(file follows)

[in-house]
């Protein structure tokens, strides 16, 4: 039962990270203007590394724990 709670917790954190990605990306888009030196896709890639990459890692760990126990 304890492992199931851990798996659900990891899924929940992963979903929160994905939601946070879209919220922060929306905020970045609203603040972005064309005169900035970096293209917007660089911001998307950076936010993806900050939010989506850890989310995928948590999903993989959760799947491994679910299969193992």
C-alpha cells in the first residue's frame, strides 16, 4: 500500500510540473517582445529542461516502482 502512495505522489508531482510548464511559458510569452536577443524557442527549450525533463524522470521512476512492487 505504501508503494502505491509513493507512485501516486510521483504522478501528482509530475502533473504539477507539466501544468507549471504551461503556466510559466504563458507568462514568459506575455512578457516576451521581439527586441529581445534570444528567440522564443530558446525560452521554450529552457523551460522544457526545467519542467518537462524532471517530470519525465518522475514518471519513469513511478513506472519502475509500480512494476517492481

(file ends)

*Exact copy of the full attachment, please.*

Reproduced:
[in-house]
């Protein structure tokens, strides 16, 4: 039962990270203007590394724990 709670917790954190990605990306888009030196896709890639990459890692760990126990 304890492992199931851990798996659900990891899924929940992963979903929160994905939601946070879209919220922060929306905020970045609203603040972005064309005169900035970096293209917007660089911001998307950076936010993806900050939010989506850890989310995928948590999903993989959760799947491994679910299969193992």
C-alpha cells in the first residue's frame, strides 16, 4: 500500500510540473517582445529542461516502482 502512495505522489508531482510548464511559458510569452536577443524557442527549450525533463524522470521512476512492487 505504501508503494502505491509513493507512485501516486510521483504522478501528482509530475502533473504539477507539466501544468507549471504551461503556466510559466504563458507568462514568459506575455512578457516576451521581439527586441529581445534570444528567440522564443530558446525560452521554450529552457523551460522544457526545467519542467518537462524532471517530470519525465518522475514518471519513469513511478513506472519502475509500480512494476517492481